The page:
Supplementing Diabetic Wound Care With Hyperbaric Medicine
- Volume 24 - Issue 11 - November 2011
- 7693 reads
- 0 comments
Case Study: When A Patient With Diabetes Has An Involved Infection With Gas Gangrene
A 66-year-old male with type 2 diabetes mellitus had an involved infection with the presence of subcutaneous gas gangrene in the lateral foot. The patient subsequently had a wide margin excisional debridement and partial fifth ray resection. The resulting foot had an exposed bone of the fourth metatarsal shaft and the fifth metatarsal base as well as concerns of further tissue loss occurring due to local ischemia.
The patient immediately began treatments in the HBOT chamber due to his gas gangrene infection. The TcPO2 results showed a reading of 21 mmHg in the presence of room air with a significant improvement to 46 mmHg when the patient was breathing 100% O2 via a nasal cannula. Shortly after the initial debridement, the patient returned to the operating room for conversion to a transmetatarsal amputation of the foot due to the presence of exposed bone and advancing distal ischemia and necrosis of the foot.
The patient’s foot responded well after one month of treatment and healed completely after the completion of the 60 HBOT treatments.
Dr. Johnson is the Director of the Chronic Wound Clinic at the Hennepin County Medical Center in Minneapolis.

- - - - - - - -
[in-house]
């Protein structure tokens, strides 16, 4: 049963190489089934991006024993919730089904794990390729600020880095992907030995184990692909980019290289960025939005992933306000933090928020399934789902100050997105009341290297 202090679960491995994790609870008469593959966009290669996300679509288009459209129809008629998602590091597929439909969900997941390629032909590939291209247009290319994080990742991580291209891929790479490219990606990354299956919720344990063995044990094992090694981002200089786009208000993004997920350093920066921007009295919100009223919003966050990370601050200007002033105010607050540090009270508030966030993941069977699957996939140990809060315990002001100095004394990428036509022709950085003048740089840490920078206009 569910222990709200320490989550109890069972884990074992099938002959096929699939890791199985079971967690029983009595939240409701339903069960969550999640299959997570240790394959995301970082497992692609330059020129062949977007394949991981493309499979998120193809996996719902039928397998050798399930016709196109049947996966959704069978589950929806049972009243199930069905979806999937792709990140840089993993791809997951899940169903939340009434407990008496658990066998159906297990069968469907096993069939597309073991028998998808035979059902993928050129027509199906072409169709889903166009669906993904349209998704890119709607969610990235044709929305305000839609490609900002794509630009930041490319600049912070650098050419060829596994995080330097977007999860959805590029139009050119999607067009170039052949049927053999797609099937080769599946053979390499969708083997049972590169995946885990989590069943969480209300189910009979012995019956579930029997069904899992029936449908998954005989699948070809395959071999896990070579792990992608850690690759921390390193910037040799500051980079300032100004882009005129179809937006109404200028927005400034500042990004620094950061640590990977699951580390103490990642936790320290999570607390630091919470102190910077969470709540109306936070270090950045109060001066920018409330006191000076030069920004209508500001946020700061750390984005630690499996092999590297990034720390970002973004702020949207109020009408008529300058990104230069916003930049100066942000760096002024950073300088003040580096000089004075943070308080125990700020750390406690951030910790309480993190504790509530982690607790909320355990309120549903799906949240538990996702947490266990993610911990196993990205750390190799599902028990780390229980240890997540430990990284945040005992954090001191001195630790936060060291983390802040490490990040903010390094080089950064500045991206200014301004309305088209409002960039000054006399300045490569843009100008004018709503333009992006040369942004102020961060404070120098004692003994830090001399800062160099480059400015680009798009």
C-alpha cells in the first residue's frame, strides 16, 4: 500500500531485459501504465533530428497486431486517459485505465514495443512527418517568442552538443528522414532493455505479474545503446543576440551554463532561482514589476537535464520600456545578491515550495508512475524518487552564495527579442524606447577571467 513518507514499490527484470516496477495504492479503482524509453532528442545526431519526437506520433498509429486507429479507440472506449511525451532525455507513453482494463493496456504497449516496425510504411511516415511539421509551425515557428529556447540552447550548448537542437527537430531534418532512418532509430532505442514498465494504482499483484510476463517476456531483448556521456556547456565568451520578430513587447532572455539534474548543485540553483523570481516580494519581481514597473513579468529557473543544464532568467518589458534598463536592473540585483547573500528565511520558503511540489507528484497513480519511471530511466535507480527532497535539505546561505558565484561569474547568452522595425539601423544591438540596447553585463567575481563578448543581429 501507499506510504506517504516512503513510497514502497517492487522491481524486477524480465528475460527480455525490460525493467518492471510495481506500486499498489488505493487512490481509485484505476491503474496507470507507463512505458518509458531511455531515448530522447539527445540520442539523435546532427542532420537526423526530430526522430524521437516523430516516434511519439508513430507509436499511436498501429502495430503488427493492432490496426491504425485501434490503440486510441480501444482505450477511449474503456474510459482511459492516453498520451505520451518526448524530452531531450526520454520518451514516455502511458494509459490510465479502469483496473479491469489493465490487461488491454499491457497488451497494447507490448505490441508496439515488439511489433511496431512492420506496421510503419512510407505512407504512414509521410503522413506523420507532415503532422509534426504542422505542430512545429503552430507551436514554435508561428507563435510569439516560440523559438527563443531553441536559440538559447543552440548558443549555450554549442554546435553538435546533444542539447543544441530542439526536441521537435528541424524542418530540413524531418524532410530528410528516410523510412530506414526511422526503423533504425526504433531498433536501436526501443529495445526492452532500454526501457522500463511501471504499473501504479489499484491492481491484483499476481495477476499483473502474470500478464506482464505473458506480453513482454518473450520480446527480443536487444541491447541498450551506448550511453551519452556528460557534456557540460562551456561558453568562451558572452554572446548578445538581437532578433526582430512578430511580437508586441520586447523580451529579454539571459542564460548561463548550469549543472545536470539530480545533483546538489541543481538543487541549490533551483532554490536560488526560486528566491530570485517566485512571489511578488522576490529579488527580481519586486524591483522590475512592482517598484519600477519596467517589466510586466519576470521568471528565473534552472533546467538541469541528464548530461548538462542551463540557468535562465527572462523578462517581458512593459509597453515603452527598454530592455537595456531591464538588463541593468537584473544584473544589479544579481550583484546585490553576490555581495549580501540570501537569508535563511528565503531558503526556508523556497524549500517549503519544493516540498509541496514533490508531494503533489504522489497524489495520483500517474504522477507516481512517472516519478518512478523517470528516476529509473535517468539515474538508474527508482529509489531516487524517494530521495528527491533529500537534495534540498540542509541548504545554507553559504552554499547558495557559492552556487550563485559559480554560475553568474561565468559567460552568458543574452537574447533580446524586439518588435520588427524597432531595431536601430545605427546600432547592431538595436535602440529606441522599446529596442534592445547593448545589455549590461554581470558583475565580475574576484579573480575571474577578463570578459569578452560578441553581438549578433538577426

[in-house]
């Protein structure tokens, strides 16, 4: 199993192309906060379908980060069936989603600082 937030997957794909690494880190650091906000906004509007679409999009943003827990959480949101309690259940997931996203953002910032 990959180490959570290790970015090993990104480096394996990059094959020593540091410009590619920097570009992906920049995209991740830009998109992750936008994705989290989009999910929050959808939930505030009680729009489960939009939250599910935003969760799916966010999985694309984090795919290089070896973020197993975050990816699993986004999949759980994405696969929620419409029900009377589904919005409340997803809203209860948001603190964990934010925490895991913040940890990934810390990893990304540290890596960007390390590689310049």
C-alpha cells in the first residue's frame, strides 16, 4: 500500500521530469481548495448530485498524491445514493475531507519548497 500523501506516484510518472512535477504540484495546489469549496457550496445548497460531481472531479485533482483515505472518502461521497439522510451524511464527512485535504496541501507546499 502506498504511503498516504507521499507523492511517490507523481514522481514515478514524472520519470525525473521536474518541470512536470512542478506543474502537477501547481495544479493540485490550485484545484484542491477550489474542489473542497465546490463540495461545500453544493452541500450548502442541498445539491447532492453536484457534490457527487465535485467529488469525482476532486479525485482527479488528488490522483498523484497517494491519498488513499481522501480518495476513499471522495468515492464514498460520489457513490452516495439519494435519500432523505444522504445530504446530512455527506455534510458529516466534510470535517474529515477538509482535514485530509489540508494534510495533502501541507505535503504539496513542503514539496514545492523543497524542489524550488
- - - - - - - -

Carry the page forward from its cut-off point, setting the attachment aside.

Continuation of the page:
1. Singh N, Armstrong DG, Lipsky BA. Preventing foot ulcers in patients with diabetes. JAMA. 2005; 293(2):217-28.
2. Eggers PW, Gohdes D, Pugh J. Nontraumatic lower extremity amputations in the Medicare end-stage renal disease population. Kidney Int. 1999; 56(4):1524-1533.
3. Henshaw IN, Simpson A. Compressed air as a therapeutic agent in the treatment of consumption, asthma, chronic bronchitis, and other diseases. Sutherland and Knox, Edinburgh, 1857.
4. Churchill-Davidson I, Sanger C, Thomlinson RH. High pressure oxygen and radiotherapy. Lancet. 1955; 268(6874):1091-1095.
5. Boerema I, Kroll JA, Meijne NG, Lokin E, Kroon B, Huiskes JW. High atmospheric pressure as an aid to cardiac surgery. Arch Chir Neerl. 1956; 8(3):193-211.
6. Brummelkamp WH, Hogendijk J, Boerema I. Treatment of anaerobic Infections (Clostridial myositis) by drenching the tissues with oxygen under high atmospheric pressure. Surgery. 1961; 49:299-302.
7. Smith G, Sharp GR. Treatment of coal gas poisoning with oxygen at two atmospheres pressure. Lancet. 1962; 1(7234):816-819.
8. Kindwall EP, Whelan HT. Hyperbaric Medicine Practice. 3rd Edition. Best Publishing Co. Flagstaff, AZ. 2008.
9. Hunt TK. The physiology of wound healing. Ann Emerg Med. 1988; 17(12):1265-1273.
10. Tompach PC, Lew D, Stoll JL. Cell response to hyperbaric oxygen treatment. Int J Oral Maxillofac Surg. 1997; 26(2):82-86.
11. Badway JA, Karnovsky ML. Active oxygen species and the functions of phagocytic leucocytes. Ann Rev Biochem. 1980; 49:695-726.
12. Centers for Medicare and Medical Services: National Coverage Determination for Hyperbaric Oxygen Therapy (20.29) Published number 100-3. Section 3 20.29. Version 3. 6/19/2006.
13. Pinzur MS, Sage R, Stuck R, Ketner L, Osterman H. Transcutaneous oxygen as a predictor of wound healing in amputation of the foot and ankle. Foot Ankle. 1992; 13(5):271-272.
14. Pinzur MS, Sage R, Stuck R, Osterman H. Transcutaneous tension in the dysvascular foot with infection. Foot Ankle. 1993; 14(5):254-256.
For further reading, see “A Guide To Hyperbaric Oxygen Therapy For Diabetic Foot Wounds” in the December 2007 issue of Podiatry Today.